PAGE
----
Summer reading programme

Toxic algae in rivers and streams

Registrations are now open for the Kāpiti Kids Summer Reading Programme. The programme is for children in years 1-8 and involves completing a series of reading challenges over the summer break.

If you walk your furry friend near the lagoons in any of our parks and reserves or along the District’s rivers and streams, including the Ōtaki River, keep an eye out for toxic algae as the temperature rises. Toxic algae looks like brown or black mats that grow on rocks in the river bed.

Everyone who completes the programme receives a free book and an invite to the celebration pool party. Pop into the Ōtaki, Waikanae or Paraparaumu Libraries to register!

Dogs are at the greatest risk from toxic algae because they love the smell of it and will eat it given the chance. It can be fatal to dogs, even if eaten in tiny amounts. Read more on toxic algae on the Greater Wellington website. 

Is it safe to swim? Whether it’s at the beach, a river or one of our aquatic centres or pools, Kāpiti has you covered if you’re looking to take a dip! Our rivers and beaches are generally pretty clean and it’s usually safe for a swim, but sometimes the weather and other things can change that. You can check if it’s safe to swim anytime this summer on the Land Air Water Aotearoa (LAWA) website. Just click on your favourite spot on the map, or allow your location to find the closest swimming spots to you, and you can then check out the water quality at all of the best water spots in Kāpiti and around NZ. 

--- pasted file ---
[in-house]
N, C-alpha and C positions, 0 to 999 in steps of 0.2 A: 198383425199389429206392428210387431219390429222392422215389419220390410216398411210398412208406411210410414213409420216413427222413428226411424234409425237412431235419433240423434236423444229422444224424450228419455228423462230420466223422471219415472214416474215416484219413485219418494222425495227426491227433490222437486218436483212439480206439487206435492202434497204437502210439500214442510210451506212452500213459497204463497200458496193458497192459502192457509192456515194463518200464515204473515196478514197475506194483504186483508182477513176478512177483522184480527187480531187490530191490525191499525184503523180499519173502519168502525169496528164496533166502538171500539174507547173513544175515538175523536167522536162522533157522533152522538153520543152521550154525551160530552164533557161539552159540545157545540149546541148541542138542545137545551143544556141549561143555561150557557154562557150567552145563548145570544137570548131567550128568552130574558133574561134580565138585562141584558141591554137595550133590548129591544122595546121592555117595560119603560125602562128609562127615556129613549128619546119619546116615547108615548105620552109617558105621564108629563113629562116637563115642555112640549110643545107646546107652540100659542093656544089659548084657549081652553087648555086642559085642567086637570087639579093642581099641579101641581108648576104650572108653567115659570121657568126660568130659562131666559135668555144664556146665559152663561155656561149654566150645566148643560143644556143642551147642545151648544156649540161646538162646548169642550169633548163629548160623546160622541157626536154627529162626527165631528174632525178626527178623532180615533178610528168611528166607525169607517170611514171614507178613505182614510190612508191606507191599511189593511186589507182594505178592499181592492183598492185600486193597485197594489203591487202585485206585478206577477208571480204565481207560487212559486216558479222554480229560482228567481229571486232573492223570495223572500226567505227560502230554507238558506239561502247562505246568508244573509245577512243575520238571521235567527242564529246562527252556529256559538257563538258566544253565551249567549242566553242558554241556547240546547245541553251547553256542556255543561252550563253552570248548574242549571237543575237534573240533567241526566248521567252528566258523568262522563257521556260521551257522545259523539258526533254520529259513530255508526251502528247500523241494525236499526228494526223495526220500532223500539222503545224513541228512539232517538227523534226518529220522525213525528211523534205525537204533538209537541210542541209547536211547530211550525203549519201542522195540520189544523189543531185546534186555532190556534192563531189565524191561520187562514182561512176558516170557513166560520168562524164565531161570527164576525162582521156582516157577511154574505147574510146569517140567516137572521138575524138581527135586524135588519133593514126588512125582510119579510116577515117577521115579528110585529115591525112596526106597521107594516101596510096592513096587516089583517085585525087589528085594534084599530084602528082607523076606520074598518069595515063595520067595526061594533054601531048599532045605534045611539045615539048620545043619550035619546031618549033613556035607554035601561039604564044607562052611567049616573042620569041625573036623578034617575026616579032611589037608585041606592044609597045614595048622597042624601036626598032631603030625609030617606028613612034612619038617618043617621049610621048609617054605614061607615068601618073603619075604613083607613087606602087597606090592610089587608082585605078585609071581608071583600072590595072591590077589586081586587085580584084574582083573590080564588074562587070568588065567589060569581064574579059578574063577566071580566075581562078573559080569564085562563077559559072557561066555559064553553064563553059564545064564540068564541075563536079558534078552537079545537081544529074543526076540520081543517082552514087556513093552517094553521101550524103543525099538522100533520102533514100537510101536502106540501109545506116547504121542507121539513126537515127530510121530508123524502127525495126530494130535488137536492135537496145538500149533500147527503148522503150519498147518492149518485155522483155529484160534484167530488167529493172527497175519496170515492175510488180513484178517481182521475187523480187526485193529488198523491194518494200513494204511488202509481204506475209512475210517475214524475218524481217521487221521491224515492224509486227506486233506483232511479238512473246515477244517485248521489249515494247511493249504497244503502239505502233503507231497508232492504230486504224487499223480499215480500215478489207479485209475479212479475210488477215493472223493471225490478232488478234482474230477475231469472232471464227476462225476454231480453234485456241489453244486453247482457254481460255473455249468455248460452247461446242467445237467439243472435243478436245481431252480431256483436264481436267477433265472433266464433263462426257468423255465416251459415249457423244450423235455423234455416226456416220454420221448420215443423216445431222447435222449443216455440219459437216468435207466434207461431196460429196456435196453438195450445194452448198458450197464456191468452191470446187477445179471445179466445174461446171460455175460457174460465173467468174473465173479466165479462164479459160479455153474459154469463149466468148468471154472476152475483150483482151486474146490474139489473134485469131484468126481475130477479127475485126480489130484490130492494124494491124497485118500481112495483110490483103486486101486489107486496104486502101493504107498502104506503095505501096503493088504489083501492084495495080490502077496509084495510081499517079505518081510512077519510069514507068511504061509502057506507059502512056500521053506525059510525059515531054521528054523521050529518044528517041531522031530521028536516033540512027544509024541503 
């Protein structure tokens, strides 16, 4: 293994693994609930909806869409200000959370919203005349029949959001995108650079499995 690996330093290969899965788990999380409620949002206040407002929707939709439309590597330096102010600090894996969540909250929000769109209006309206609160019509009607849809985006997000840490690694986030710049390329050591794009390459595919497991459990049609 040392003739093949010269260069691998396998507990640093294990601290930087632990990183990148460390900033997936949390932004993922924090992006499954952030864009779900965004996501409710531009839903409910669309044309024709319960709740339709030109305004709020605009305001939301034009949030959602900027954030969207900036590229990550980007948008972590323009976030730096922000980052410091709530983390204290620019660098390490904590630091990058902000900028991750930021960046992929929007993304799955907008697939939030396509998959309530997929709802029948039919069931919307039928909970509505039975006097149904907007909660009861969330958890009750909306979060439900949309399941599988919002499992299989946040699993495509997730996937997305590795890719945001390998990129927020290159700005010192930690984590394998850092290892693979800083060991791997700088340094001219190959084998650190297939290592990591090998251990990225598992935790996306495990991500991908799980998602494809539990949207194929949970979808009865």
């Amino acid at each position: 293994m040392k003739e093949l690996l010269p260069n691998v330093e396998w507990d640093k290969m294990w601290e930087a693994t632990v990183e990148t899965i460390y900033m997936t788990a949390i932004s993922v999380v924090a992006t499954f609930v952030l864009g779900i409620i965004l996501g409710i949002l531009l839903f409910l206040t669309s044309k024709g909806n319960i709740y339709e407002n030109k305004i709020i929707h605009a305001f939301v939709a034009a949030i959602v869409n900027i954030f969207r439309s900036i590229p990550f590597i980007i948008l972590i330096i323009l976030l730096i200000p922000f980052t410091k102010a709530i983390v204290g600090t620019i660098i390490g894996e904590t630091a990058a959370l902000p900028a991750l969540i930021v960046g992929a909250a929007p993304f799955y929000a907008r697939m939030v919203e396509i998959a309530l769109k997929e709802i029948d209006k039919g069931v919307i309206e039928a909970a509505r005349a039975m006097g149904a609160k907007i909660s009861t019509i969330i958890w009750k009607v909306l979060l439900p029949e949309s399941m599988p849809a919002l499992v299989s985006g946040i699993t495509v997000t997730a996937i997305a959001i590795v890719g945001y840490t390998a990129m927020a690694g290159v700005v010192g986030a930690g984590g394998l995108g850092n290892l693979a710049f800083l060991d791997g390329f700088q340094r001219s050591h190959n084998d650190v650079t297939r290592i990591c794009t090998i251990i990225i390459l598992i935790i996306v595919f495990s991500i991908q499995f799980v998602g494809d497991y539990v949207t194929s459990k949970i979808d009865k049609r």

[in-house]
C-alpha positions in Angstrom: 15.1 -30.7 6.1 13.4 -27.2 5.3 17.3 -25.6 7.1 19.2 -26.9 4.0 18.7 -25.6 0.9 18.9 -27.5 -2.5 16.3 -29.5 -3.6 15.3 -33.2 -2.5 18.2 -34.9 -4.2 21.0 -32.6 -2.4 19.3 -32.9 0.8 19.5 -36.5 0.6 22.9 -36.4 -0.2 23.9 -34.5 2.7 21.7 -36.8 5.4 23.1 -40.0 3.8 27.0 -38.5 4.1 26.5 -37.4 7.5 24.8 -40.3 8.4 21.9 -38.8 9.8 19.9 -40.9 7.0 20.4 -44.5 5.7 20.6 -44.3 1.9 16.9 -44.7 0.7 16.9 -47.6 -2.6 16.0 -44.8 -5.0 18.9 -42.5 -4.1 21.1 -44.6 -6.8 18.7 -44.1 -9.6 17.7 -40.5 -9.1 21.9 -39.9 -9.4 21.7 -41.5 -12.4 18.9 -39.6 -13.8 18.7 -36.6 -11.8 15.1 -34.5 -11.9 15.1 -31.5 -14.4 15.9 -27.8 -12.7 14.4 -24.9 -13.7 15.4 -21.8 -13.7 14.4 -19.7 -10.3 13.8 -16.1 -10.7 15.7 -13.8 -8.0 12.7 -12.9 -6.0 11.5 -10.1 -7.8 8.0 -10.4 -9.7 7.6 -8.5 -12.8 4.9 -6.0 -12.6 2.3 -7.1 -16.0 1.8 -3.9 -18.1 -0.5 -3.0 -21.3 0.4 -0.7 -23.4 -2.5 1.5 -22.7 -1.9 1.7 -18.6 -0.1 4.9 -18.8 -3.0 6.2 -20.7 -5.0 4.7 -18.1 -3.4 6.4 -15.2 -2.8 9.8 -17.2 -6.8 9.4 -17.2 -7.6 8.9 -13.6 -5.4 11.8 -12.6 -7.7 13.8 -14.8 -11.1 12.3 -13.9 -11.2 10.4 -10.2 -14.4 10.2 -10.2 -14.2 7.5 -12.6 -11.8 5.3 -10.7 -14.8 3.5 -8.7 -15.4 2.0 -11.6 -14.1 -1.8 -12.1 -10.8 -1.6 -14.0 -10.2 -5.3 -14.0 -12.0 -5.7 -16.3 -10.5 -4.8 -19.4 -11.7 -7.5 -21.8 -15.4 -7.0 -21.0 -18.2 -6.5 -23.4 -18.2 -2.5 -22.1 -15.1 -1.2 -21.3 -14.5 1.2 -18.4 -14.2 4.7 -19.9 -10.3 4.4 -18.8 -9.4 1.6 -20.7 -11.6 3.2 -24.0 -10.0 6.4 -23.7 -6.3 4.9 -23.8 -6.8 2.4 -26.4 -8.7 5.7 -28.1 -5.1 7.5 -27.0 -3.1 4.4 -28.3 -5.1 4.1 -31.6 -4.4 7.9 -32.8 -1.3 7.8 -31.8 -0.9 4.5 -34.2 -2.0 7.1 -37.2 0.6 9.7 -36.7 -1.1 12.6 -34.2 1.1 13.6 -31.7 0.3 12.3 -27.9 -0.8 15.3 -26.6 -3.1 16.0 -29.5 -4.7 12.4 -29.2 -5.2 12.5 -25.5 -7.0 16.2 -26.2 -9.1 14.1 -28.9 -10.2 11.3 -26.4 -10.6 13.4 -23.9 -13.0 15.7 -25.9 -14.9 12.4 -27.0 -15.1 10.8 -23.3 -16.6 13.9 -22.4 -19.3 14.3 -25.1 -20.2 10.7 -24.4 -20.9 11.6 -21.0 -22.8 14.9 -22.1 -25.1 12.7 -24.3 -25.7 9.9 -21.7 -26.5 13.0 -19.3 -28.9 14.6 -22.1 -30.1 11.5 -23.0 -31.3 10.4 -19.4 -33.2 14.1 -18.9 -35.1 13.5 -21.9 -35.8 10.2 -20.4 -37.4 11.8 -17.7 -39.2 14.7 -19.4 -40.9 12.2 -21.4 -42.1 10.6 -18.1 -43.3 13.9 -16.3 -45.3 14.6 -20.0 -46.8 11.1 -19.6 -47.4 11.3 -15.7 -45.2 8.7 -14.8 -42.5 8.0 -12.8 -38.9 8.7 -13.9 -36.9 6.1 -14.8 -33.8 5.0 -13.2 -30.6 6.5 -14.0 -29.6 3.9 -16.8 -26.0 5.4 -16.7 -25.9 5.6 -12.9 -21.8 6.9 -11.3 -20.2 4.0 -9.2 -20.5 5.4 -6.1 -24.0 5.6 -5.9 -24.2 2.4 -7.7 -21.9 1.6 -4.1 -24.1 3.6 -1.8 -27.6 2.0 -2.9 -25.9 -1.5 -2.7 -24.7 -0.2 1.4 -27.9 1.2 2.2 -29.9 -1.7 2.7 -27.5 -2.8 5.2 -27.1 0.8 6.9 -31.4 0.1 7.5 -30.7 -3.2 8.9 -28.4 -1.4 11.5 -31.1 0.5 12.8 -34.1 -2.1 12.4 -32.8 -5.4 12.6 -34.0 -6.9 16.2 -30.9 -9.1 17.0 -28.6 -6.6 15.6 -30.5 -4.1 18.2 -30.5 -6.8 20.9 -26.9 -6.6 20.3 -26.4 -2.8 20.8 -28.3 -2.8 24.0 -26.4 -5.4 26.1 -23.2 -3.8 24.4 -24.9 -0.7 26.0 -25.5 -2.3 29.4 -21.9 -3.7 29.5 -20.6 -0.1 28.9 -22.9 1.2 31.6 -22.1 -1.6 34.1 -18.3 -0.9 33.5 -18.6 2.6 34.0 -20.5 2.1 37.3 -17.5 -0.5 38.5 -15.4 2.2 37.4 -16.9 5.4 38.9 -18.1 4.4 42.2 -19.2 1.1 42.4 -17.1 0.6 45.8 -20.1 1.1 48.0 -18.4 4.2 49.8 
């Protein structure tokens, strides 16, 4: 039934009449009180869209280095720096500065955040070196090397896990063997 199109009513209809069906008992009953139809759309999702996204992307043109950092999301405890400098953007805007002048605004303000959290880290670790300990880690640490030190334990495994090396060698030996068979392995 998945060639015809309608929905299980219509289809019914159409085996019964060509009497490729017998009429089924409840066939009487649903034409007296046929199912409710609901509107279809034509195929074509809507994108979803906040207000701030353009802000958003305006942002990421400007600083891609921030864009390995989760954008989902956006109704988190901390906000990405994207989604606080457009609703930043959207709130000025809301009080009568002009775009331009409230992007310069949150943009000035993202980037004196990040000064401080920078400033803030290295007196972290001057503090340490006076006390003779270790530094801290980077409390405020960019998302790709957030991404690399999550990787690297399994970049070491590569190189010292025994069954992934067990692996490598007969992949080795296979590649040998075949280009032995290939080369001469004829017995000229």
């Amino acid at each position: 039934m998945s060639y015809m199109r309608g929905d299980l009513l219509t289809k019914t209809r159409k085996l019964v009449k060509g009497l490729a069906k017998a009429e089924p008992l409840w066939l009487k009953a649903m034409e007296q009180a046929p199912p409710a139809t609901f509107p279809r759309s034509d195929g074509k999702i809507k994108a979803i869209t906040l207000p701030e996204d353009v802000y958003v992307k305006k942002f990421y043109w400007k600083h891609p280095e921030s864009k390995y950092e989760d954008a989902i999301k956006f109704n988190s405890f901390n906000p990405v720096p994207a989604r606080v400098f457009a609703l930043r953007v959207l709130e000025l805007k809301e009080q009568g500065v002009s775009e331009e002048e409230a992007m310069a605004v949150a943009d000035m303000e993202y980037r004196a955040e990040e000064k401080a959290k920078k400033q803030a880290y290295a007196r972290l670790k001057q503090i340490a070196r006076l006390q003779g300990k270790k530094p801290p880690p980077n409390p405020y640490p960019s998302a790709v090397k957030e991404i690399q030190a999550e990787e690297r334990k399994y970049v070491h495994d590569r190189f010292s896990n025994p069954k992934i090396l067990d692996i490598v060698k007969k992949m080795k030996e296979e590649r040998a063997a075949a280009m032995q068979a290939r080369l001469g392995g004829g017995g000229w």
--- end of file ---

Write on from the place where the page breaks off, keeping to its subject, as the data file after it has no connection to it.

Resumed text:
Ōtaki Mail – Christmas 2019

Move your business to brand new premises

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• New build area 420m 1 -2 units,100%NBS seismic rating • 2 ele doors 3.8m x 3.0m, 2 x Offices /kitchenette, toilet /wet shower bathroom • Cat 6 cable, LED lighting, Solar external lights,6.0m Stud at lower hip warehouse • Save $$$ Solar power system & EV plugs, Dble glazed, parking, Security fence, Solar power gate, Sustainable building & security alarm system • Ready for you- walk in turn key mid-year 2020 • This will not last - be in quick

Call Stuart now 021 877 142


28 January Ōtaki Community Board Meeting

Thursday 30 January Public Forum Thursday 30 January Council Meeting

7.00pm Gertrude Atmore Supper Room, Memorial Hall, Main Street, Ōtaki 9.00am Council Chambers, 175 Rimu Road, Paraparaumu 9.30am Council Chambers, 175 Rimu Road, Paraparaumu

Attendance at Meetings (1) Cancellation - Meetings are sometimes cancelled for a variety of reasons. To confirm whether a meeting is on, please ring the Democracy Services Manager on (04) 296 4700 or toll free on 0800 486 486. (2) Venue – Please note that all meetings will be held in the Council Chambers, Civic Administration Building, 175 Rimu Road, Paraparaumu, unless otherwise specified. (3) Public Forum – a 25-minute session will be held before every Council and major committee meeting (9.30 am – 9.55 am) in which you can speak on any topic. Bookings are essential. Please book ahead with the Democracy Services Advisor – online booking form can be found on website. (4) Public Speaking Time – Under Council’s Standing Orders (Appendix I) a period will be provided after the start of each meeting for Public Speaking Time to allow for oral submissions relating to agenda items, and at the end of meeting for other items not on the agenda. If you wish to address the Council or its Committees during Public Speaking Time please book ahead with the Democracy Services Advisor and you will be given an approximate timeslot. People who book ahead for Public Speaking will be given precedence over those who do not. (5) Live-streaming: Council and Standing Committee meetings are live-streamed. (6) Agendas are available two days before the meeting at: • Our website; • Council’s Libraries and Service Centres. Wayne Maxwell Chief Executive

PB 60601 Paraparaumu | Ph 04 296 4700 | Fx 04 296 4830 |

Stay healthy this Christmas - eat lots of fruit!


Ōtaki Mail – Christmas 2019